They Work: Nature's Tinderbox
a metal box for holding readily combustible material,
such as dry twigs, used to kindle fires. Our pioneer forefathers
would protect their tinderboxes from the damp and wet,
literally with their lives.
One sunny afternoon, a father
and his daughter were hiking in a forest. When they finished
sharing a bottle of lemonade, they stood up and forgot the bottle
lying on the ground. The bottle lay there. Leaves and pine needles
fell on it, soil dirtied it, snow covered it, rain washed it
off. Eventually, only a small part of the bottle glistened above
Several years later, the summer
proved to be particularly hot and dry. Leaves crackled, needles
crunched, and twigs snapped when hikers stepped on them; even
the leaves on the trees were turning brown. For a month there
was no rain, and the humidity was particularly low. The forest
became a tinderbox. A sliver of sunlight pierced the forest
canopy, reached the edge of the bottle, and the glass magnified
the heat of the light onto the pine needles that lay beneath
it. The heat caused the needles to burst into flame. The air
and fuel were so dry, and the debris on the ground so loosely
packed, that the air, smoke, and gases rising out of the flames
spread rapidly. They leapt up to the parched branches and leaves
on the trees, and leap-frogged from one tree to the next. The
brisk wind carried the flames with it. A forest fire had come
Fires are what they
Forest fires spread in three different
ways, depending on where most of the forest's fuel is located.
Surface fires burn the low-lying plants and shrubs (more or
less up to the height of an adult's waist) and the litter and
debris that accumulate on the ground. Crown fires move through
the tops of trees, leaping from treetop to treetop. Crown fires
are sprinters, the fastest spreading and most dramatic of all
forest fires. When winds are strong, they can burn their way
across the tops of forests at speeds of 16 km. per hour or more!
(Note: The world's top sprinters can run over 34 km. per hour.
The world's top marathoners average around 21 km. per hour.)
Ground fires are plodders. They creep beneath the surface litter,
consuming dead and decomposing organic materials in a slow-moving,
unspectacular fashion. They are known to begin in campfires
and burn through the root systems of dead trees, springing up
in many places at once. They are extremely destructive and perhaps
the most difficult to track and bring under control. Of course,
most wildfires are blends of all three types, and they travel
in often unpredictable patterns and directions until the weather
changes or their fuel supply runs out.
What goes around...like
a carousel or wheel of fate.
The forest where the girl and her father
hiked that hot, dry summer was destroyed by the wildfire. People
came to the edge of the forest and looked. The ground was the
color of ash, and the trees were blackened stumps. They saw
no plants, no flowers, no green leaves, no birds, nor did they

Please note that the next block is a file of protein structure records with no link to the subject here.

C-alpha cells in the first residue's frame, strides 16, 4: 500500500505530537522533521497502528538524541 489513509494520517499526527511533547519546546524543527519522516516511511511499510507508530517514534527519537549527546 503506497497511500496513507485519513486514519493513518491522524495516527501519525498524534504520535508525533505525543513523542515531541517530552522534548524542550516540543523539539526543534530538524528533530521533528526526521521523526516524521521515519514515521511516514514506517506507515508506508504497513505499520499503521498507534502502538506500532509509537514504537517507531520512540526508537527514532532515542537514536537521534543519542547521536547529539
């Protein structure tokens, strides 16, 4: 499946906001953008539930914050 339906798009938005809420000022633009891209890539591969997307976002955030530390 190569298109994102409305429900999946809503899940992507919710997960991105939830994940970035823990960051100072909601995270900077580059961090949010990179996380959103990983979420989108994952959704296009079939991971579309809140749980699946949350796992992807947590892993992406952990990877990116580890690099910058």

slap any pesky mosquitoes. The people looked and shook their
heads, and some even cried. "The forest has died,"
they decided, and they walked away, looking for another place
to enjoy nature.
The people couldn't see the tumult
of life beneath the charred surface. The forest hadn't died.
The soil was still there, and all the burned materials were
making it richer still. Within a month after the fire, grasses
and plants began to poke above the ashes, and birds and other
small animals found food and building materials in the debris.
Seeds sheltered from the fire inside cones or deep in the soil
came to life. The rains returned and watered them. With the
tall trees gone, sunlight was able to reach the ground, giving
life to hundreds of thousands of seedlings that wouldn't have
survived in the deep shadows of the old forest. A variety of
fast-growing, light-hungry tree species and fruit-bearing bushes,
such as whortleberry and huckleberry bushes, luxuriated in the
new conditions; while the slower-growing shade trees common
to the old forest were scarcely to be seen. Over the years,
the seedlings became saplings, young trees grew to the height
of humans. People began to return to the forest. The saplings
grew into tall trees with lush leafy canopies or thick coats
of pine needles. Once again, the ground was in shade. The plants
and trees that preferred shade finally had their turn to grow.
Over the decades, they grew to dominate the forest, for the
light-hungry trees could not tolerate the new conditions. People
who hiked along the shady paths thought of the forest as ancient.
Then, one sunny, spring afternoon,
a father and his daughter were hiking in the forest. When they
finished sharing a bottle of lemonade, they left the bottle
on the ground, beside the rock that had warmed them as they
- Describe the 3 different ways in which forest fires spread.
- A forest fire has just occurred. Draw a circular diagram to describe what will likely happen before
the next fire.
- What conditions might be present in a forest immediately before a fire?